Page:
Olive got a new bicycle for her 12th birthday in March, and she and her mother ride to church, to the library, and to run errands on King Street. Sometimes they find themselves on Montagu, the street where Gardner's fatal accident occurred.
"In our minds, we always have to think of it as a fluke," Powers says.
In some ways, a bicycle rickshaw is an altogether different beast from a standard bicycle. With three wheels, there is no need to balance, but it takes about a month to get used to the mechanics of towing up to 700 pounds of human cargo.
At the end of a work day, Charleston Rickshaw Co. employee Drew Warren uses the sweat from his forearm to moisten and seal an envelope full of fares and tips and then steps across King Street from the company's storage depot to grab a drink from a corner store. He was warned about the city's narrow streets when he started nine months ago, but since then he has picked up a few pointers from experience: keep an eye out for pedestrians in the market; they dart out in traffic like it's a mall walkway. Watch out for drunk drivers when you work the 5 p.m.-to-2 a.m. shift. And keep your eyes peeled when a driver who wants to go straight is stuck behind someone turning left.
Sometimes, growing impatient, a driver will "just decide he's been stuck long enough" and whip around into the right lane to go straight. Problem is, he might not see a rickshaw coming up in that right lane. "You can see an SUV approach you, but you're not always going to see me."
Warren has not been in an accident on the job, and he feels safer working in Charleston than he would in hilly Columbia, where bike rickshaws are only beginning to catch on and there are only a handful on the road. He credits the City of Charleston for allowing rickshaw companies to increase their numbers over the years, making the man-powered taxis a common sight that drivers know to look out for.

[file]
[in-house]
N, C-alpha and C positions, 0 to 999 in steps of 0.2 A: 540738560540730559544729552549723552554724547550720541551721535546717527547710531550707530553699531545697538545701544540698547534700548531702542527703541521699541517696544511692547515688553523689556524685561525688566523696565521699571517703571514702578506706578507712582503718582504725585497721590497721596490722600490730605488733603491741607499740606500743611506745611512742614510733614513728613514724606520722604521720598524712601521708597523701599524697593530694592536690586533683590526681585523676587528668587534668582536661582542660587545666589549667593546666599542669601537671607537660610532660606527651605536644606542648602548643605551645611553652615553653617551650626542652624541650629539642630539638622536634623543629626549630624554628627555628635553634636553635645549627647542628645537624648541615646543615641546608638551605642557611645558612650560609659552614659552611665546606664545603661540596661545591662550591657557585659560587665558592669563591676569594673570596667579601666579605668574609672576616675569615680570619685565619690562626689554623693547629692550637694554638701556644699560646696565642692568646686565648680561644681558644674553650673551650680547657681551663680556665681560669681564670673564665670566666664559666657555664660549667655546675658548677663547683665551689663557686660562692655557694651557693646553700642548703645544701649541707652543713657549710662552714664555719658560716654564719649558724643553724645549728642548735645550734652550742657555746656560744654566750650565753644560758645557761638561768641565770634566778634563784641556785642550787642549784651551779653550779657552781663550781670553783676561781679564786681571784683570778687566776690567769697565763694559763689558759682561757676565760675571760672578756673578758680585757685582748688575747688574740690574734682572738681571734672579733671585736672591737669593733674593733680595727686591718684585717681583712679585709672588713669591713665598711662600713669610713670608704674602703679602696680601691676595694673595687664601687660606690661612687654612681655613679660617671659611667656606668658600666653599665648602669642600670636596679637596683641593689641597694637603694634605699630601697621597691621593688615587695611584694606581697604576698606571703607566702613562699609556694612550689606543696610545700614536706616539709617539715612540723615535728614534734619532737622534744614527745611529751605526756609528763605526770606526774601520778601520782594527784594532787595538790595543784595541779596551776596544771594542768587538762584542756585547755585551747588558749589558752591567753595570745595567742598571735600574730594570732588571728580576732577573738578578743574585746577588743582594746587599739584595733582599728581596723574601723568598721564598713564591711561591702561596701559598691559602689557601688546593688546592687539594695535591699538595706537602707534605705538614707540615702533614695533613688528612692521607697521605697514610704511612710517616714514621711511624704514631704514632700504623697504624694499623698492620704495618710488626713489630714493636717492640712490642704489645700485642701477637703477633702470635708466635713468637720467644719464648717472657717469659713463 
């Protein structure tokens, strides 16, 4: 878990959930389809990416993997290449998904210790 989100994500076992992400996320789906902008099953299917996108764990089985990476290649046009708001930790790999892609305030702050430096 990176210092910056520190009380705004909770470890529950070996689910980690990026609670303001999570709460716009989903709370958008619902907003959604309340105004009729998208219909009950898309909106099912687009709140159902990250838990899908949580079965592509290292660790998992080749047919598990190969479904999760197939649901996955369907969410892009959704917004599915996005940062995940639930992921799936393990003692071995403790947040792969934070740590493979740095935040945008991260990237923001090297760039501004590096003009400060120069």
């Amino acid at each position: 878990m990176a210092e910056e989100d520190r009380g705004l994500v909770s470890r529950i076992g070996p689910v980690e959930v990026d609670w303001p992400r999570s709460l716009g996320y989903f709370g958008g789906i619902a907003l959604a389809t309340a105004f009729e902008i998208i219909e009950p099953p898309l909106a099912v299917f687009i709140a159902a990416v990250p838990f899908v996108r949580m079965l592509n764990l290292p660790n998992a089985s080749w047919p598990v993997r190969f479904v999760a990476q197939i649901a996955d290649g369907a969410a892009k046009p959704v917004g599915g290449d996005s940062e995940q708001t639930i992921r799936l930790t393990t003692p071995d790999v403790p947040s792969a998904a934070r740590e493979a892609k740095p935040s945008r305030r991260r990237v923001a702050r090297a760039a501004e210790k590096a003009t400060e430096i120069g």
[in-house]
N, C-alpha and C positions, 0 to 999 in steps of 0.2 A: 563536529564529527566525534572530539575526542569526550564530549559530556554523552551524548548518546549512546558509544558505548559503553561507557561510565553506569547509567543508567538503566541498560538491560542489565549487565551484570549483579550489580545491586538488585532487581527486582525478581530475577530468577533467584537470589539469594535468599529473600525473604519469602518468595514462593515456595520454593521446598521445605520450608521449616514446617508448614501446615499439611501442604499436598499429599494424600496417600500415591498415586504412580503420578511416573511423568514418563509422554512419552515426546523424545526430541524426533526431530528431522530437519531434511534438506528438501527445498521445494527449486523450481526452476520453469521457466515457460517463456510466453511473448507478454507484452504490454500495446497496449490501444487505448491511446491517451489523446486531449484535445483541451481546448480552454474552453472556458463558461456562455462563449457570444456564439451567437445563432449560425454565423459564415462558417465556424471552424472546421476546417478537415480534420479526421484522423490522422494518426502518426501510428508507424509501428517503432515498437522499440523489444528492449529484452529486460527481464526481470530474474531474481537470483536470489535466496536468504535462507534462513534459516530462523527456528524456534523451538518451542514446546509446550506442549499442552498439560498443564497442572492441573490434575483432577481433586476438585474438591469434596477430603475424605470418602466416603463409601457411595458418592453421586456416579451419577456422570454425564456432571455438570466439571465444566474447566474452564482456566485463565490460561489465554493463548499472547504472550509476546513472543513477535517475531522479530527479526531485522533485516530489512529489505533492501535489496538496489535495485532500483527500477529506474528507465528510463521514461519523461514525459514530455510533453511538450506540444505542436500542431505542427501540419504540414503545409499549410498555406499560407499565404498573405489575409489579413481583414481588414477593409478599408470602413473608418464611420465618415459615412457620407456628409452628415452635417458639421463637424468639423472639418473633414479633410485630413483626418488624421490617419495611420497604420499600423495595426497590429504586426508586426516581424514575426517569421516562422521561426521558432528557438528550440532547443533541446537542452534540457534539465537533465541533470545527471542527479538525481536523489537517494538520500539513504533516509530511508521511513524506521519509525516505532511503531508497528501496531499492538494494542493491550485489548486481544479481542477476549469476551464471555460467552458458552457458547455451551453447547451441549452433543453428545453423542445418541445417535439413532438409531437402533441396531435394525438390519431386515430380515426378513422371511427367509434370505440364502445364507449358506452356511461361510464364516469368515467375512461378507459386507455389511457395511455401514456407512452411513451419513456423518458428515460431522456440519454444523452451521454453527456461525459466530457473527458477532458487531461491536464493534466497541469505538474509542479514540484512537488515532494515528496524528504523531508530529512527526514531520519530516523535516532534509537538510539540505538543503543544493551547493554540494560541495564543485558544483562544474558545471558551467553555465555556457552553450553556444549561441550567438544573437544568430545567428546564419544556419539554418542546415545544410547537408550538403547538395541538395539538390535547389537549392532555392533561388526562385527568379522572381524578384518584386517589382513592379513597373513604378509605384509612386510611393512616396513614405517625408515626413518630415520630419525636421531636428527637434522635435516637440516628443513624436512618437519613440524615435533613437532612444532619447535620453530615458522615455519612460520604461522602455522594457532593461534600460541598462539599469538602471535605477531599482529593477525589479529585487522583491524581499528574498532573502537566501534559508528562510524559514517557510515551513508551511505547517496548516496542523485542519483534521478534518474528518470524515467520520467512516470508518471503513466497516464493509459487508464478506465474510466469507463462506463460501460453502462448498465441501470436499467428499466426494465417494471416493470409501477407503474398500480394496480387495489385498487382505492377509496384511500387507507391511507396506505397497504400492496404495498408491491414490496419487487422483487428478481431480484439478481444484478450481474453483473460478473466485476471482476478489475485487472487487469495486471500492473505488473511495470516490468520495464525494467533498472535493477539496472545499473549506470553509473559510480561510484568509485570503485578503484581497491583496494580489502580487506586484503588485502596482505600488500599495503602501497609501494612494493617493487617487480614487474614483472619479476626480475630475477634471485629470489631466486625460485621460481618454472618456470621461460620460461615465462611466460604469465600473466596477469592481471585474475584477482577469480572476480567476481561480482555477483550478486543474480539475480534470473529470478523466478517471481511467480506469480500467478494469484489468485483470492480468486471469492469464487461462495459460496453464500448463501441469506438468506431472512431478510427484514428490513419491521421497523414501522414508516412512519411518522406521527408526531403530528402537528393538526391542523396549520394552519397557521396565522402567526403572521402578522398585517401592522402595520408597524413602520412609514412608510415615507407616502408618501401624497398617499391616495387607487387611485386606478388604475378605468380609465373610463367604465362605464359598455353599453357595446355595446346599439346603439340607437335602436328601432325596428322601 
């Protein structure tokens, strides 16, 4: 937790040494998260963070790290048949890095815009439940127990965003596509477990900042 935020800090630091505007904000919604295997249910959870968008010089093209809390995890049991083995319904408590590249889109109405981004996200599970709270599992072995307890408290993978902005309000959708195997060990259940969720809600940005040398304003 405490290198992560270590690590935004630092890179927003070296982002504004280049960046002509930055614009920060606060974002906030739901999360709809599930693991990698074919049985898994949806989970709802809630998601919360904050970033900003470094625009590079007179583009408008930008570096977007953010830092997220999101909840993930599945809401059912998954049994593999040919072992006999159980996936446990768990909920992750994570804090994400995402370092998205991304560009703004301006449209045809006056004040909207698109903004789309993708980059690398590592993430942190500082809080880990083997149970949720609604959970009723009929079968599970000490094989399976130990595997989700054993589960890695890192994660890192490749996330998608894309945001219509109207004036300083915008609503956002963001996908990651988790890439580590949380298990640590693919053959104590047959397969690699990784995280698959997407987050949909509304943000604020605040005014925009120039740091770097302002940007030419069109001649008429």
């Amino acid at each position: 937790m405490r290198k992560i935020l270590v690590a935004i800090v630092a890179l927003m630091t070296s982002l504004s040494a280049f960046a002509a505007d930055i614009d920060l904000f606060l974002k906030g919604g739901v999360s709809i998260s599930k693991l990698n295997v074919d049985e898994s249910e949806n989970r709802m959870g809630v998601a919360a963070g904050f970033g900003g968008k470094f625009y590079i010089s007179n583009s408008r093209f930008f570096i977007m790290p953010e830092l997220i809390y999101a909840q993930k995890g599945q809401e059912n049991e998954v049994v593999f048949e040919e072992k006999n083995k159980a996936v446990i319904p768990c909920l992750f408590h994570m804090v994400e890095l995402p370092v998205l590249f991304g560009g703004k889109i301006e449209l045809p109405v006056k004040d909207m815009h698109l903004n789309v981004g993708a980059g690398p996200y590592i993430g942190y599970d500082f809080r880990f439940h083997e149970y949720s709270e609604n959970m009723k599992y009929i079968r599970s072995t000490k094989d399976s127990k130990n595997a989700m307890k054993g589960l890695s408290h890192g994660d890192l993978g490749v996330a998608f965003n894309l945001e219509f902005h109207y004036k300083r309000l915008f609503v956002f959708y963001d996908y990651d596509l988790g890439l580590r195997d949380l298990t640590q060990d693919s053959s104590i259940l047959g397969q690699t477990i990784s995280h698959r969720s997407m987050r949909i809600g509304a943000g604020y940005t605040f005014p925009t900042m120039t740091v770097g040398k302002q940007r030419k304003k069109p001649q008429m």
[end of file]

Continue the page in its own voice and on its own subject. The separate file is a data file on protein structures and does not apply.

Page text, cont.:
The only dedicated bicycle lane Warren encounters on his route is along John Street. Other than that, he is constantly out in traffic, racing the same red lights and navigating the same maze of one-way streets as car drivers do. He does not think he is holding anyone up, though.
"It's not like I'm slow or clunky out there," Warren says. "You can really book it on these things if you know what you're doing."
In the unfinished back room at Affordabike on King Street, Daniel Linas rolls up the left leg of his gray gym shorts to show off a tattoo. A series of three stick figures parade across his middle thigh, biking, swimming, and running. Directly above the bicyclist, another figure sits behind the wheel of a boxy van, eyes glowing red in an otherwise colorless image.
Two years out, Linas still speaks angrily about the accident in West Ashley that would have killed him had he not been wearing a helmet. While training for a Half Ironman in the bicycle lane on Highway 61, he went straight at a green light, and a woman driving in the opposite direction turned left. He had the right of way.
Linas could have predicted that he would wreck eventually, one way or another. He trains with a group of 30 cyclists once a week, and when someone shows up with a shiny new road bike, all too often it is a replacement for one that was crashed.